APR Local News

Local news from the Roaring Folk Valley

Senate Armed Services Committee Chairman John McCain talks with journalist Lesley Stahl about what’s wrong with the Obama National Security Strategy. U.S. Senator McCain, along with other leaders on the United State’s Homeland Security front, spoke during the four-day Aspen Security Forum held at the Aspen Institute.

Renee Solari is the Program Manager for Education Services at SunPower, a solar company that designs and manufactures high-efficiency photovoltaic cells and solar panels out of California. The company has a mission to provide tools and promote education to students around the country. Energetics Education, based in Carbondale, is a recipient of donated solar panels from SunPower. These panels are used by high school students in the Roaring Fork Valley to design and build solar-powered cars, or Solar Rollers. 

Elise Thatcher

  Aspen’s High School has a new principal.  45-year-old Tharyn Mulberry has been described as dramatically improving academics at the Pueblo high school where he’s principal now. Mulberry says he’s inspired to continue the already high achievement in Aspen.

Elise Thatcher

  Starting today, there’s roadwork on Highway 82, either on Main Street in Aspen or between the roundabout and the airport. It’s a paving project during Aspen’s busiest month for car traffic at the entrance to the resort community. This July there’s an average of 27,000 cars coming in or out of town each day

Creative Commons/Flickr/Medill DC

Senate Armed Services Committee Chairman John McCain spoke in Aspen Saturday. The republican discussed the Iran deal, cyber attacks, Donald Trump and ISIS. 

McCain’s talk was part of the Aspen Security Forum. In fighting the Islamic terror group ISIS, he says the U.S. has no direct strategy.

Valley Roundup - July 24th, 2015

Jul 24, 2015

Our survey of the week’s top stories, bringing together a panel of guest journalists who provide additional insights, analysis and context to the news. Valley Roundup goes beyond the headlines with reporters and editors discussing issues important to the Roaring Fork Valley.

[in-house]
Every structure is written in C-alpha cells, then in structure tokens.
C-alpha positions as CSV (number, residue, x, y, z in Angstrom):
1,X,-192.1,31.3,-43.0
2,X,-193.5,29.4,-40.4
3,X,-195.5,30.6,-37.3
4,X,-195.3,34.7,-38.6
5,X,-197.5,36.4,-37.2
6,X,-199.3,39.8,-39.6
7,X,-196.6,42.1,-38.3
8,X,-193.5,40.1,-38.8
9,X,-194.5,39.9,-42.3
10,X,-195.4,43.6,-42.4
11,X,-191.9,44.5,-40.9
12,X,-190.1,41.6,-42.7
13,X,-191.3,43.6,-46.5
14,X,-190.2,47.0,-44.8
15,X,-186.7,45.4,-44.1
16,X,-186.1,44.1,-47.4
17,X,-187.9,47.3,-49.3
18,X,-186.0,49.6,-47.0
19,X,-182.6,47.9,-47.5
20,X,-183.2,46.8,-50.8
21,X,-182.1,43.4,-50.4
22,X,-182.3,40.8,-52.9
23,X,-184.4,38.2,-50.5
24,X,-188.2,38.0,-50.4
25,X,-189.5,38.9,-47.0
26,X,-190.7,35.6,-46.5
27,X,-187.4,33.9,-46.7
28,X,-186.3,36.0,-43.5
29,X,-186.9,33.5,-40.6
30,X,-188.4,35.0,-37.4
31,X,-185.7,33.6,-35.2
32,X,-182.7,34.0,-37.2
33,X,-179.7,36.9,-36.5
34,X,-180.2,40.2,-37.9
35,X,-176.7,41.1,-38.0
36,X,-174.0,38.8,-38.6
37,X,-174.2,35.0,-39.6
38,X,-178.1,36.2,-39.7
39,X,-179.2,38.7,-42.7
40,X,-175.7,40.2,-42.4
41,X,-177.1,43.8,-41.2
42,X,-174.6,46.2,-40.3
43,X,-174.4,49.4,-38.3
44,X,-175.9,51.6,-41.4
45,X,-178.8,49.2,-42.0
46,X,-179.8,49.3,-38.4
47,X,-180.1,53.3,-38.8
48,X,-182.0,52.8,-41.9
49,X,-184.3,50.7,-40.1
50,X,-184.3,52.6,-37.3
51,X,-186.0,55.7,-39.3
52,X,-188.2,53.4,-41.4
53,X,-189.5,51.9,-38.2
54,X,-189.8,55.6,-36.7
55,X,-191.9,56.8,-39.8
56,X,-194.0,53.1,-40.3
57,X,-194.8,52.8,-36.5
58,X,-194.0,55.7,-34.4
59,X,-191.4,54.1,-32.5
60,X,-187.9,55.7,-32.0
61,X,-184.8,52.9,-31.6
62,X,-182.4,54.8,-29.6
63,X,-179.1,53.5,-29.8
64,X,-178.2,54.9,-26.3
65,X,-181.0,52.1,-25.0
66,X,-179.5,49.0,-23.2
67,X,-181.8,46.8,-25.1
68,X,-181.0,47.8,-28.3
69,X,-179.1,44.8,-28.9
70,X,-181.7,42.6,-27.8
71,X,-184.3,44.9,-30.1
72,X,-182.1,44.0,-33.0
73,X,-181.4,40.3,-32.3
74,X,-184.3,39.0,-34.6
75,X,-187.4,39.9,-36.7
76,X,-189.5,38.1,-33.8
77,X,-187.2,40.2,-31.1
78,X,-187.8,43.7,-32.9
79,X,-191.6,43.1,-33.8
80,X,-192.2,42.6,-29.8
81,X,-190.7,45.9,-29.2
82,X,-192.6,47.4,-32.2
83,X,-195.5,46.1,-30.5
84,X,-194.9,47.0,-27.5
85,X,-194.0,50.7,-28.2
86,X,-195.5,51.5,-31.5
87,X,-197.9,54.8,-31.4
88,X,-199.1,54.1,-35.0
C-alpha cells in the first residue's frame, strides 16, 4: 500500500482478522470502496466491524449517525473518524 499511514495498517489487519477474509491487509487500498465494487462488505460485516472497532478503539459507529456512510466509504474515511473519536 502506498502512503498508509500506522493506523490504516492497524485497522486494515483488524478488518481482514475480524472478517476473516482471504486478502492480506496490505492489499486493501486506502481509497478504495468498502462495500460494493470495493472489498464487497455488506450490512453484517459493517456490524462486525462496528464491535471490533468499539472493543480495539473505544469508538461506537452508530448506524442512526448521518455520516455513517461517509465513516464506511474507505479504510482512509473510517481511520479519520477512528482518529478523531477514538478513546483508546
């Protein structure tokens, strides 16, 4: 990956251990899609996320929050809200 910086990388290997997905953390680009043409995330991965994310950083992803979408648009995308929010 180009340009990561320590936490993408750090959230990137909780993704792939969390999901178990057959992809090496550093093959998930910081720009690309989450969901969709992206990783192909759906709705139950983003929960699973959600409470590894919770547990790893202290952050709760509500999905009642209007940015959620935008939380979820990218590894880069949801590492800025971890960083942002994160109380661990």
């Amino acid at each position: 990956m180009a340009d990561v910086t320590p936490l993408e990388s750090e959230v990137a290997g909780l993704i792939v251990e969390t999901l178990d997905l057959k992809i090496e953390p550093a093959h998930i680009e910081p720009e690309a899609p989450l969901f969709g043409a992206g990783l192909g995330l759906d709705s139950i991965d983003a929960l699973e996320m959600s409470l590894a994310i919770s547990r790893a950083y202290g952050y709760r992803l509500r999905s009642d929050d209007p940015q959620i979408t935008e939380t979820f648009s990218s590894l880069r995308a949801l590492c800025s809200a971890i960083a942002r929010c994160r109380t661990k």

Mountain Fair set to open 44th annual event

Jul 24, 2015

 

 

 

 

 

 

Amy Kimberly, the executive director of the Carbondale Council for the Arts and Humanities says that she expects somewhere between fifteen and twenty thousand people to attend Mountain fair. The festival features artists, music, food and poetry.

Aspen Valley Foundation

A failed effort to develop a retirement community in Basalt is disappointing but not surprising to officials involved. 

Tom Griffiths, with the now defunct Aspen Valley Foundation, knew 19 months ago seeing the project through was a long shot. The foundation had lost its CEO and Griffiths began meeting with local governments, hospitals and banks. He wanted someone to take over the $105 million project.

Elise Thatcher

  The coroner’s office is getting its first full time position. The office now is a hodgepodge. The coroner and his employees are all part time. That can make handling a multitude of tasks difficult. Commissioners have approved paying for a full time deputy coroner.

Marci Krivonen

To make way for a new home in Aspen’s west end neighborhood, the property owner recently cut down several trees. That kind of removal must pass muster with the City of Aspen, which considers the trees in town a “community forest.” Aspen Public Radio’s Marci Krivonen spoke with city forester Ben Carlsen about when removing a tree is permitted.

Ben Carlsen is the City of Aspen Forester. He says the tree mitigation costs for the home on Aspen Street reached nearly $40,000.

Pages